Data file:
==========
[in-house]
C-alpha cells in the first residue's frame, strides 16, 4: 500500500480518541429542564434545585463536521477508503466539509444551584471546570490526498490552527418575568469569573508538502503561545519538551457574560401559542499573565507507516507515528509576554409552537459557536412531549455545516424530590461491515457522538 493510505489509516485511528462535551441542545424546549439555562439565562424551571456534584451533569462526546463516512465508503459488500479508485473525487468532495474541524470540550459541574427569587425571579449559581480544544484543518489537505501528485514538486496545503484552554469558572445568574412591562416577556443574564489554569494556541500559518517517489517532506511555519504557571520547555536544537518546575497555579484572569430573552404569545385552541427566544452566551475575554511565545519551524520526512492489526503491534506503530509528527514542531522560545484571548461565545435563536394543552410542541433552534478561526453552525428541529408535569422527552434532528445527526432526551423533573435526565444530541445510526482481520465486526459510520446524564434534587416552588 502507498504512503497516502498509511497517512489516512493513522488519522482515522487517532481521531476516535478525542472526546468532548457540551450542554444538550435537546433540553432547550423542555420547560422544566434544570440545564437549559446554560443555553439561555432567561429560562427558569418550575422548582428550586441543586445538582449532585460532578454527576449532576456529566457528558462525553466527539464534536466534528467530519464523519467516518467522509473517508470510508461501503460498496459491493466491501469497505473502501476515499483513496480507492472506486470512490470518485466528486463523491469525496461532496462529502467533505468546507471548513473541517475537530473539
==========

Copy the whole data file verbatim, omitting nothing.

[in-house]
C-alpha cells in the first residue's frame, strides 16, 4: 500500500480518541429542564434545585463536521477508503466539509444551584471546570490526498490552527418575568469569573508538502503561545519538551457574560401559542499573565507507516507515528509576554409552537459557536412531549455545516424530590461491515457522538 493510505489509516485511528462535551441542545424546549439555562439565562424551571456534584451533569462526546463516512465508503459488500479508485473525487468532495474541524470540550459541574427569587425571579449559581480544544484543518489537505501528485514538486496545503484552554469558572445568574412591562416577556443574564489554569494556541500559518517517489517532506511555519504557571520547555536544537518546575497555579484572569430573552404569545385552541427566544452566551475575554511565545519551524520526512492489526503491534506503530509528527514542531522560545484571548461565545435563536394543552410542541433552534478561526453552525428541529408535569422527552434532528445527526432526551423533573435526565444530541445510526482481520465486526459510520446524564434534587416552588 502507498504512503497516502498509511497517512489516512493513522488519522482515522487517532481521531476516535478525542472526546468532548457540551450542554444538550435537546433540553432547550423542555420547560422544566434544570440545564437549559446554560443555553439561555432567561429560562427558569418550575422548582428550586441543586445538582449532585460532578454527576449532576456529566457528558462525553466527539464534536466534528467530519464523519467516518467522509473517508470510508461501503460498496459491493466491501469497505473502501476515499483513496480507492472506486470512490470518485466528486463523491469525496461532496462529502467533505468546507471548513473541517475537530473539